Advisor

Mellen, Robbin B., Jr.

Committee Member

French, P. Edward

Committee Member

Wiseman, William M.

Committee Member

Chamberlain, James A.

Date of Degree

12-1-2014

Document Type

Graduate Thesis - Open Access

Major

Political Science

Degree Name

Master of Science

College

College of Arts and Sciences

Department

Department of Political Science and Public Administration

Abstract

This thesis explores the legitimacy of the academic field of public administration and the subield of public budgeting. The intellectual foundations for each, established largely by the early writings of Woodrow Wilson, are analyzed in order to better understand the ways Wilson influenced and impaired the development of theory and practice of public budgeting at the federal level of American government. The thesis is divided into three parts. The first segment addresses the theoretical frameworks and research methods used throughout. The second segment discusses the impact of Wilson on the founding, growth, and development of public budget theory and practice within the academic institutions of public administration and budgeting. The final segment provides findings and recommendations based on the research. An opportunity emerges for scholars willing to reconsider popular institutional beliefs regarding the legislative and executive branches’ roles when budgeting at the federal level of government.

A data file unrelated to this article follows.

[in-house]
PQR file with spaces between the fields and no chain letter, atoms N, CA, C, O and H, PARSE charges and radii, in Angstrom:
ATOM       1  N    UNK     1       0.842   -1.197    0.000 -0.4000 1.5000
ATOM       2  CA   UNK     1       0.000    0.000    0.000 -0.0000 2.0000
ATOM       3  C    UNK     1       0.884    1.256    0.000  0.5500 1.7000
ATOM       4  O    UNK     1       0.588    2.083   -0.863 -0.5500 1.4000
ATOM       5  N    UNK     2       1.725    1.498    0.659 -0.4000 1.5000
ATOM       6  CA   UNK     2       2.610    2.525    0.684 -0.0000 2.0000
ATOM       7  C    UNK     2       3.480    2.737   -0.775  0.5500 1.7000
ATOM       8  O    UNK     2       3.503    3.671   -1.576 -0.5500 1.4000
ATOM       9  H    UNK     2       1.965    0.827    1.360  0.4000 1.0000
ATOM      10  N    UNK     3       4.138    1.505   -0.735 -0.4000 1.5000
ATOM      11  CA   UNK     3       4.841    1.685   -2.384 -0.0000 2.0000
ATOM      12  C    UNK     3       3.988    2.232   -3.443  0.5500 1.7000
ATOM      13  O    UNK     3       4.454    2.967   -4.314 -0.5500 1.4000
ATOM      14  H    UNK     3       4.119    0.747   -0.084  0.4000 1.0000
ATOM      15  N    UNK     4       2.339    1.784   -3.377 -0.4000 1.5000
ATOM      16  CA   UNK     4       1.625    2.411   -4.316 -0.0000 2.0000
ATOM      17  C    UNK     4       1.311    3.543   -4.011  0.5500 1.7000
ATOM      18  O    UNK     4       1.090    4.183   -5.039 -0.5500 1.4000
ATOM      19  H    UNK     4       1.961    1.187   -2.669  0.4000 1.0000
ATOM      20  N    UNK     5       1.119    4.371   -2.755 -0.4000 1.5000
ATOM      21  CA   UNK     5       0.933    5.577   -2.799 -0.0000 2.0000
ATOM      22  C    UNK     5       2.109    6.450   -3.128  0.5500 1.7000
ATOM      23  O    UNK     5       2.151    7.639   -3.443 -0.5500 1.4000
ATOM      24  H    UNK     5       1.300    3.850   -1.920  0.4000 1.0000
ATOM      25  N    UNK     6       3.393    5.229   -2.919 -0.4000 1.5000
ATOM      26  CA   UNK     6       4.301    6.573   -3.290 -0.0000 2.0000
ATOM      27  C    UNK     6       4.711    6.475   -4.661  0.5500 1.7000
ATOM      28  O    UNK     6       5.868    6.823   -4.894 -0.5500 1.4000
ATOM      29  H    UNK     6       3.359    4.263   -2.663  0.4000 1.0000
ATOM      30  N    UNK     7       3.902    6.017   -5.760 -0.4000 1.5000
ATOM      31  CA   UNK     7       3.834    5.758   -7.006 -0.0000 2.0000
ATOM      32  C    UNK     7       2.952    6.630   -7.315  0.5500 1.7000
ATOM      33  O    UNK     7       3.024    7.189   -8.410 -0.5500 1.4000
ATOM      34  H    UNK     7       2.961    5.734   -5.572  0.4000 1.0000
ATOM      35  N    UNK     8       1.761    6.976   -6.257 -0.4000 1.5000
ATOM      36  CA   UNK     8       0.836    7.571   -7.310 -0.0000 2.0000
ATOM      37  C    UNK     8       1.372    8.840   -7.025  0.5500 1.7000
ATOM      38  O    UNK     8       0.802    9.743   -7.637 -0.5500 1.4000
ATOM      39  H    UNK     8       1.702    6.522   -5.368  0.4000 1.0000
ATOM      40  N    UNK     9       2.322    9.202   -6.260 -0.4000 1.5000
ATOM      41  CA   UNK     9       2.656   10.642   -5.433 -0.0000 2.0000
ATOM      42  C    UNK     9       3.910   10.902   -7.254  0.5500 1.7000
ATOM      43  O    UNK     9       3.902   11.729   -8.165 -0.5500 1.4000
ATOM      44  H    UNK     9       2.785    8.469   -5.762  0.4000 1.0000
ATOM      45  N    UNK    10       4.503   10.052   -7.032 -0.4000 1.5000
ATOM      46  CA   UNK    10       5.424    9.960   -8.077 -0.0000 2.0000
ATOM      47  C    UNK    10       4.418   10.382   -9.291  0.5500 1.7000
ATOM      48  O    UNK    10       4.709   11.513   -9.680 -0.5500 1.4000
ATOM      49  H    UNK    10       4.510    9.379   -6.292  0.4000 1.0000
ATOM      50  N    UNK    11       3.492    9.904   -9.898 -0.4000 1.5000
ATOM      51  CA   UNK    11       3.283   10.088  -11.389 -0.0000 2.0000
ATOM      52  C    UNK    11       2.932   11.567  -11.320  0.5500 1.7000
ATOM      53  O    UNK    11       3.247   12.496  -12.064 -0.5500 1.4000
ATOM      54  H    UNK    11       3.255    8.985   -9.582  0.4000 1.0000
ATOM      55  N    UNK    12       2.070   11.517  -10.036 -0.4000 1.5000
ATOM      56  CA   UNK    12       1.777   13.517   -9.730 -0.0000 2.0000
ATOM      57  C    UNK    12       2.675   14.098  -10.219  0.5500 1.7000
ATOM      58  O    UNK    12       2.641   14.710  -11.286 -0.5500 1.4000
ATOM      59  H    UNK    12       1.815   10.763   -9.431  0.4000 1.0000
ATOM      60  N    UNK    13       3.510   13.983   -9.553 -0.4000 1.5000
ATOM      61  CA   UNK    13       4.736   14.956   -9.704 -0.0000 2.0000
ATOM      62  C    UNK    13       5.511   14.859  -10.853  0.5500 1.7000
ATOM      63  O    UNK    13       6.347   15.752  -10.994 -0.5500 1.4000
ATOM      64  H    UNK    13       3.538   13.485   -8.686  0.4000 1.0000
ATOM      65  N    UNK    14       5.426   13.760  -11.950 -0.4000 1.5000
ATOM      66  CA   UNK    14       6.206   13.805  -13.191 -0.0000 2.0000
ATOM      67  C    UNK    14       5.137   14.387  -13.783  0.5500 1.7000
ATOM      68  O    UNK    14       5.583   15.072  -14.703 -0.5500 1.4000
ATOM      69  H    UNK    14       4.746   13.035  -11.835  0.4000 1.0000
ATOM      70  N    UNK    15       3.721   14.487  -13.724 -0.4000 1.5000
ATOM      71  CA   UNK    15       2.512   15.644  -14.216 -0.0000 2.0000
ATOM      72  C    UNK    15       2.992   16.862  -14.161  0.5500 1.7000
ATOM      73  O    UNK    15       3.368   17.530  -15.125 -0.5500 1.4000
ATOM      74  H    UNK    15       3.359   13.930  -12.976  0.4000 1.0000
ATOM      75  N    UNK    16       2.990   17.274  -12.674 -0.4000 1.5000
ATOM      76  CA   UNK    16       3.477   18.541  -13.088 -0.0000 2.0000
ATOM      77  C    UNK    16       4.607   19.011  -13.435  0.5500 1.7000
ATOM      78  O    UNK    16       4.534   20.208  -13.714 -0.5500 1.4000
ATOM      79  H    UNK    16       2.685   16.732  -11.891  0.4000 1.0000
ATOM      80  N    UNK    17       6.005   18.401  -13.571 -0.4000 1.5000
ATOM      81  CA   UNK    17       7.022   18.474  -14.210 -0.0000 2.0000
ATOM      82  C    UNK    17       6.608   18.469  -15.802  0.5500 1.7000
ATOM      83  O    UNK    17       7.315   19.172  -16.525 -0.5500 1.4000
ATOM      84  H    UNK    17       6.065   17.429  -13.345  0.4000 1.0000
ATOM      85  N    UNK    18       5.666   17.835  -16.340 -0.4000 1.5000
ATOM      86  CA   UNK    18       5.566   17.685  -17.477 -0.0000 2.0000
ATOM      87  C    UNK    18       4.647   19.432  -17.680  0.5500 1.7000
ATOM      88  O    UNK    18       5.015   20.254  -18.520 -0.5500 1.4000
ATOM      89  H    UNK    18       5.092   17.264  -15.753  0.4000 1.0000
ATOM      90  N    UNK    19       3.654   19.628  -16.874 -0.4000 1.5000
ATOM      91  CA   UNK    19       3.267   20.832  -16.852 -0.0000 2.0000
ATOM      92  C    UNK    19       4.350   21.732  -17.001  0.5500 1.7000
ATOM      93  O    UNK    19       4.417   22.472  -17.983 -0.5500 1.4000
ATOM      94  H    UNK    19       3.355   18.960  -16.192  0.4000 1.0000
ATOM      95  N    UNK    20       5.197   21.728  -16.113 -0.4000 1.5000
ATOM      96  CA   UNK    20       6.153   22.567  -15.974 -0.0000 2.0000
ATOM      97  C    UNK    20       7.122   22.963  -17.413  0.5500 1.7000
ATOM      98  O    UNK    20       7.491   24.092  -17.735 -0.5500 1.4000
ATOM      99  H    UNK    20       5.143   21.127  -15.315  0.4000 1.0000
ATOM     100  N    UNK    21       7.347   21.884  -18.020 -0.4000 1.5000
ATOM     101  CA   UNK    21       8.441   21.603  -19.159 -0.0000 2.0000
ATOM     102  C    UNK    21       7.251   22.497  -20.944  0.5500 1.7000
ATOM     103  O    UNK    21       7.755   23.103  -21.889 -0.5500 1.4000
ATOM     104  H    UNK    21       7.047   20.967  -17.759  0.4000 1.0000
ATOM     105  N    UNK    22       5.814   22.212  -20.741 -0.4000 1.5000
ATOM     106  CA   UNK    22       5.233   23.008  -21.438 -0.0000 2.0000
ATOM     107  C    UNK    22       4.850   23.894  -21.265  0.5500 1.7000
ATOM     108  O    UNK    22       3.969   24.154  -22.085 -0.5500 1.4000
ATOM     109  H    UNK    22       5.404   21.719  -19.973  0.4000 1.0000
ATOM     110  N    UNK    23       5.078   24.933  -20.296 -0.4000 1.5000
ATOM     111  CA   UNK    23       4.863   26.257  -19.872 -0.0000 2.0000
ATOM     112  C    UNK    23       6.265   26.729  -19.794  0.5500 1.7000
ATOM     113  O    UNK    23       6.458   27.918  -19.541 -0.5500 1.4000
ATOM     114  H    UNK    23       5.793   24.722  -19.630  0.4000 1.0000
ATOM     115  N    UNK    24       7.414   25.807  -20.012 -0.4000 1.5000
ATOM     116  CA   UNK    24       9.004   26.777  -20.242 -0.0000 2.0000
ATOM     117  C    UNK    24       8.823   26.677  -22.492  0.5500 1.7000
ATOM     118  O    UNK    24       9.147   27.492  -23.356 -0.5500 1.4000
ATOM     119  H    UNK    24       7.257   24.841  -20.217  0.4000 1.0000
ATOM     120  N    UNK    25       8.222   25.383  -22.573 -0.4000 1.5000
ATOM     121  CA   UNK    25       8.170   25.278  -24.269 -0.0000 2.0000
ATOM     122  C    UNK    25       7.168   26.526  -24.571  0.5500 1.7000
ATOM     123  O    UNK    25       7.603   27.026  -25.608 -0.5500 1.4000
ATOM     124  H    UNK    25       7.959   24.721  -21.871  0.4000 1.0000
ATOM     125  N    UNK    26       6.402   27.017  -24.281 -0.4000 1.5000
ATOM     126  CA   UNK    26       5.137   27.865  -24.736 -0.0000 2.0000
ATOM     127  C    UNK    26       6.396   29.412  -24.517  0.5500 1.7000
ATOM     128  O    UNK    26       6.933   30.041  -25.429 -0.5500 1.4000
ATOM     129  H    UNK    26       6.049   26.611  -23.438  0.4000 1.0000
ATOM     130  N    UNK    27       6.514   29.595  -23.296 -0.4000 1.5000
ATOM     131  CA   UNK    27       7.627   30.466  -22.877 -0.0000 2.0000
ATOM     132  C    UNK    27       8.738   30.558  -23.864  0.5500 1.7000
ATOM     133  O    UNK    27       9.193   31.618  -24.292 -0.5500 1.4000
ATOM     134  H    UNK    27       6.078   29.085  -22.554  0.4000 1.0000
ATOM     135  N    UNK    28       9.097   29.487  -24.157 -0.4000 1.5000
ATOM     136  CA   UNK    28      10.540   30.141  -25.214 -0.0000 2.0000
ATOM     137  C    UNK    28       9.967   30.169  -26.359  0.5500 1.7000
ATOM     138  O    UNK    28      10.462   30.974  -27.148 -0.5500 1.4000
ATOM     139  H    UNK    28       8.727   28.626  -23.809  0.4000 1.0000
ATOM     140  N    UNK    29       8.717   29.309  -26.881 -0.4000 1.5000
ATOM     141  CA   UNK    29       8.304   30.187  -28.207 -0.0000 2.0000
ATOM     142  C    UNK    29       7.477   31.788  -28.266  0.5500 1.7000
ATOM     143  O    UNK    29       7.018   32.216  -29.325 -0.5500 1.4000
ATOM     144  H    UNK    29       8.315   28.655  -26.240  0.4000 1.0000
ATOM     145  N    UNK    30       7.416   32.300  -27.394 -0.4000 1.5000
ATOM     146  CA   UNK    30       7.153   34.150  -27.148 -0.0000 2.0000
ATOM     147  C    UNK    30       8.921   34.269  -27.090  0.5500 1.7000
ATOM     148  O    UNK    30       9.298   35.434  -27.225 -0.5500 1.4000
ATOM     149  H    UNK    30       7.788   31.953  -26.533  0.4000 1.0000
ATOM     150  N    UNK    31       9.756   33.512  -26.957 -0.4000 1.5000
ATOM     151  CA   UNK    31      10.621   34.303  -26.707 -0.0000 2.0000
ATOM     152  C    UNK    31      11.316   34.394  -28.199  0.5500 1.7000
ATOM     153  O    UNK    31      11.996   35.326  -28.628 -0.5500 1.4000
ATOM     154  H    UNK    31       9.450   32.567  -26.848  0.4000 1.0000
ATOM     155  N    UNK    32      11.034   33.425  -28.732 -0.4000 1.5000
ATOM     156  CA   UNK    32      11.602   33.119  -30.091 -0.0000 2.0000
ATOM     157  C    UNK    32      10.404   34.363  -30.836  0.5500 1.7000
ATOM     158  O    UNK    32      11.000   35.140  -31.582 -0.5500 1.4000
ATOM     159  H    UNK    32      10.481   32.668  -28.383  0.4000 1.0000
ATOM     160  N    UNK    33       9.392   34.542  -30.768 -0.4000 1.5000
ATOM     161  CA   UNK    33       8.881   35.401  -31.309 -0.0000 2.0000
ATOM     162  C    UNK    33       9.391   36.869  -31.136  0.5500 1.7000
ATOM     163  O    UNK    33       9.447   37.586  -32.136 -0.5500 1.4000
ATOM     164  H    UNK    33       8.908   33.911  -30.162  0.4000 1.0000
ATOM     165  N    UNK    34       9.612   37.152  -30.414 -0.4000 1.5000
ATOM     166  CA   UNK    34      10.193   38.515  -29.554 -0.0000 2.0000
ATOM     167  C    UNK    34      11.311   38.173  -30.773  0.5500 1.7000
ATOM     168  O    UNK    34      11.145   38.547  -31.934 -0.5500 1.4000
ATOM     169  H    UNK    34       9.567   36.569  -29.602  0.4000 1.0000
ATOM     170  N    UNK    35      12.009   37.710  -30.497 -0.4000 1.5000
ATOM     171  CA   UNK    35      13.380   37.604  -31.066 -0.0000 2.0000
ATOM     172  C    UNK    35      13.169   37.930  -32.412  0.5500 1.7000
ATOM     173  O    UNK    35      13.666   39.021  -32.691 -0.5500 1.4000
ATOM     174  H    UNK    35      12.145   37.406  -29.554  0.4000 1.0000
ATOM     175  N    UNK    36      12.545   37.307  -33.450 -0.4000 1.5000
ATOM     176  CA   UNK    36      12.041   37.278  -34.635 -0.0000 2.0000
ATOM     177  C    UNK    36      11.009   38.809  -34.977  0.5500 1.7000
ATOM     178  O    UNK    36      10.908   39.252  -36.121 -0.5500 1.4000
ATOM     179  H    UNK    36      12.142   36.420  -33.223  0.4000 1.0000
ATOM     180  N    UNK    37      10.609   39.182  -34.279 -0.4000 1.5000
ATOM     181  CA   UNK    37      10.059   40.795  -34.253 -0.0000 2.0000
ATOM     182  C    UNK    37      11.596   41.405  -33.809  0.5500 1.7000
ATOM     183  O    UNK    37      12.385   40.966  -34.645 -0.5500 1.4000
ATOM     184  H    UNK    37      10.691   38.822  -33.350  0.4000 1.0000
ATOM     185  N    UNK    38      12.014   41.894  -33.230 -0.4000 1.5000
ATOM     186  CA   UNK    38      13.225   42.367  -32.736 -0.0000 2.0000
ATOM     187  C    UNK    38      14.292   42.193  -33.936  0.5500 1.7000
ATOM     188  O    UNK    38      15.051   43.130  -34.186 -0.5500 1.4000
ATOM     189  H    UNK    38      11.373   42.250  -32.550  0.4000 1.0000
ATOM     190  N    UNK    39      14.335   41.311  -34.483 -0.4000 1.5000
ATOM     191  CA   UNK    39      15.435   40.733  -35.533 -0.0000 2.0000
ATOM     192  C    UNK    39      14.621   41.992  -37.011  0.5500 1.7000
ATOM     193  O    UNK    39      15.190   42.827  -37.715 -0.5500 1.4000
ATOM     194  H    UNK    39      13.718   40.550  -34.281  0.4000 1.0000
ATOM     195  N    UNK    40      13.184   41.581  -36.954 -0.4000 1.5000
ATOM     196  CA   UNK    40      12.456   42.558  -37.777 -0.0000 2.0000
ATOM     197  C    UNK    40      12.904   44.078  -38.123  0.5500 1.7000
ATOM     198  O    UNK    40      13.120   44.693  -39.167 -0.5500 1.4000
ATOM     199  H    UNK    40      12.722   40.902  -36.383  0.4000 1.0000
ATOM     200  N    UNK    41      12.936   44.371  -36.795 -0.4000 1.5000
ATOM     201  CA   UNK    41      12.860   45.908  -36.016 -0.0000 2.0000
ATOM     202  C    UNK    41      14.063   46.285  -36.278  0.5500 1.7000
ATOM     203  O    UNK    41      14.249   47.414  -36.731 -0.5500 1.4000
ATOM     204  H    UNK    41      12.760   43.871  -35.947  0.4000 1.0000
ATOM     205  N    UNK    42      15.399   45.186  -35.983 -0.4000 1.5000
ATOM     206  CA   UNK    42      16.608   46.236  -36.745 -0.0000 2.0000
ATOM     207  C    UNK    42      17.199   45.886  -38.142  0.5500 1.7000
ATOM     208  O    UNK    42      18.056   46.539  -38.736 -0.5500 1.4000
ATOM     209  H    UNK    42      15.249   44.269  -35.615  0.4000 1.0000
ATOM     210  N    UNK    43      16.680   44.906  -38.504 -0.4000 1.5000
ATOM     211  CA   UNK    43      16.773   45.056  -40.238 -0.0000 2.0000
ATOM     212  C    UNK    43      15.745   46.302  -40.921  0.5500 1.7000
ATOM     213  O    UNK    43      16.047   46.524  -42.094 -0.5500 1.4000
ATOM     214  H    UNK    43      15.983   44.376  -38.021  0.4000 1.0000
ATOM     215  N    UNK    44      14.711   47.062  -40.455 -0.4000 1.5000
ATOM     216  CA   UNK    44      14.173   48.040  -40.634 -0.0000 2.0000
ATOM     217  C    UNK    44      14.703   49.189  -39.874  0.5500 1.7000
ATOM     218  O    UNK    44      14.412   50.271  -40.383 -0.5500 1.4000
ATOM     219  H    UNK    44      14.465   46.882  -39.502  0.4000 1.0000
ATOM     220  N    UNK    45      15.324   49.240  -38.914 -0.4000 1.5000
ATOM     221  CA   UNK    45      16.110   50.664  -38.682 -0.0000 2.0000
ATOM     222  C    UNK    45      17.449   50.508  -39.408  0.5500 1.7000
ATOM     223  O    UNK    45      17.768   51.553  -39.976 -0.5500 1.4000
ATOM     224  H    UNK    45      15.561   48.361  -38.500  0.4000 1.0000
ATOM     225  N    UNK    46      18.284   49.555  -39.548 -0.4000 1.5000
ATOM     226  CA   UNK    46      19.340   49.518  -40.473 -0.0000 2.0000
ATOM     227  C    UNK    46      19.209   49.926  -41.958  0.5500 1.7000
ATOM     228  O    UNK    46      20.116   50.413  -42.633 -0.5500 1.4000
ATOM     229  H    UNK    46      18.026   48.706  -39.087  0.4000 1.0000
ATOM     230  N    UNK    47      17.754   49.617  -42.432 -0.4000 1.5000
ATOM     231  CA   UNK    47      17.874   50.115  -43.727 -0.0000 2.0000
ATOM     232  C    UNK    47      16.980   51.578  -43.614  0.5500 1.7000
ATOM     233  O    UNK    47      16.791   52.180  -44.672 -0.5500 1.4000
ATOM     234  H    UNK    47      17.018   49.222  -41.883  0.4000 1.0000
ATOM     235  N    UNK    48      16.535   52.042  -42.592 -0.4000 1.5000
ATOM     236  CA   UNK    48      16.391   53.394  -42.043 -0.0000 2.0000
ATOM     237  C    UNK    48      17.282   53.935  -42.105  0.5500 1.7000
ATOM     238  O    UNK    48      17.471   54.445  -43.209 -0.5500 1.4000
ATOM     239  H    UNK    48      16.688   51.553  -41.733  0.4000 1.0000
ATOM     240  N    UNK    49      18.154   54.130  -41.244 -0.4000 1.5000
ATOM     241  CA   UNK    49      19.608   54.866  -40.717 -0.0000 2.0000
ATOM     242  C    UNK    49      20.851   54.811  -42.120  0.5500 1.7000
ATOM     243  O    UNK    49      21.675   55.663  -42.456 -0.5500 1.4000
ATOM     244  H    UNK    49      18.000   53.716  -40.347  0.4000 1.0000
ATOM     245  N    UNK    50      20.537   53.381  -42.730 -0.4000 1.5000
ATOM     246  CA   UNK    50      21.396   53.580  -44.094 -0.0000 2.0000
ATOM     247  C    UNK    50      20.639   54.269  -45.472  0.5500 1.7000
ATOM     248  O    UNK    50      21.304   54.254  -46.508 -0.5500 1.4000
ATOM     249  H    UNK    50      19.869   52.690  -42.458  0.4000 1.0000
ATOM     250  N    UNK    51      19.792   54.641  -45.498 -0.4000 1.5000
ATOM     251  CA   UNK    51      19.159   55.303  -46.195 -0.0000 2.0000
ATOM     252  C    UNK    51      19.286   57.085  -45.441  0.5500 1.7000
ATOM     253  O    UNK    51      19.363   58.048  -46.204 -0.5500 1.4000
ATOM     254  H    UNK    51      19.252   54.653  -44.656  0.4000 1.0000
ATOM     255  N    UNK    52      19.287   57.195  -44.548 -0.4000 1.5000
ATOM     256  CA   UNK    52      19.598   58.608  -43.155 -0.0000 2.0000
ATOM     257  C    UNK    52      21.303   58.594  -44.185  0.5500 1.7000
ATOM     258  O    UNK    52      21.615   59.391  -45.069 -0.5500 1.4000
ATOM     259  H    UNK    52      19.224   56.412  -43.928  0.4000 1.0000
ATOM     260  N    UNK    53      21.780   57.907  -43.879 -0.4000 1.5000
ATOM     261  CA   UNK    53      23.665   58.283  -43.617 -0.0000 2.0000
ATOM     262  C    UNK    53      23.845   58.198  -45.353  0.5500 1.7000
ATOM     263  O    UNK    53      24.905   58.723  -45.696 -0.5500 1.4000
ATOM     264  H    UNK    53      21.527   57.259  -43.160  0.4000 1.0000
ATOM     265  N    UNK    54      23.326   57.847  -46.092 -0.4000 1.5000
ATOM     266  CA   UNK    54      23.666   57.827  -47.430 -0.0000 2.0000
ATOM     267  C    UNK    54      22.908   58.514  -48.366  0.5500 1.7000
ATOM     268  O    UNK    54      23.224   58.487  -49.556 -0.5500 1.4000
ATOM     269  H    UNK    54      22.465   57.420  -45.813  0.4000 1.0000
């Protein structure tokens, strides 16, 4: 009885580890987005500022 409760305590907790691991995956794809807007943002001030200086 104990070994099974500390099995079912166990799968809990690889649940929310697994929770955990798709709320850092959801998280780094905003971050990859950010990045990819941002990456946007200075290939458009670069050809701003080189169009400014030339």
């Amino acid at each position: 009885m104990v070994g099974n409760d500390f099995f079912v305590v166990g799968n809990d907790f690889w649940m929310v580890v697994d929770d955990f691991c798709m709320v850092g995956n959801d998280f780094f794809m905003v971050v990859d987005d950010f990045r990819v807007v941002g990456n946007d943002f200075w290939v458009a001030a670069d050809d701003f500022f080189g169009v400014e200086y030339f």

URI

https://hdl.handle.net/11668/19032

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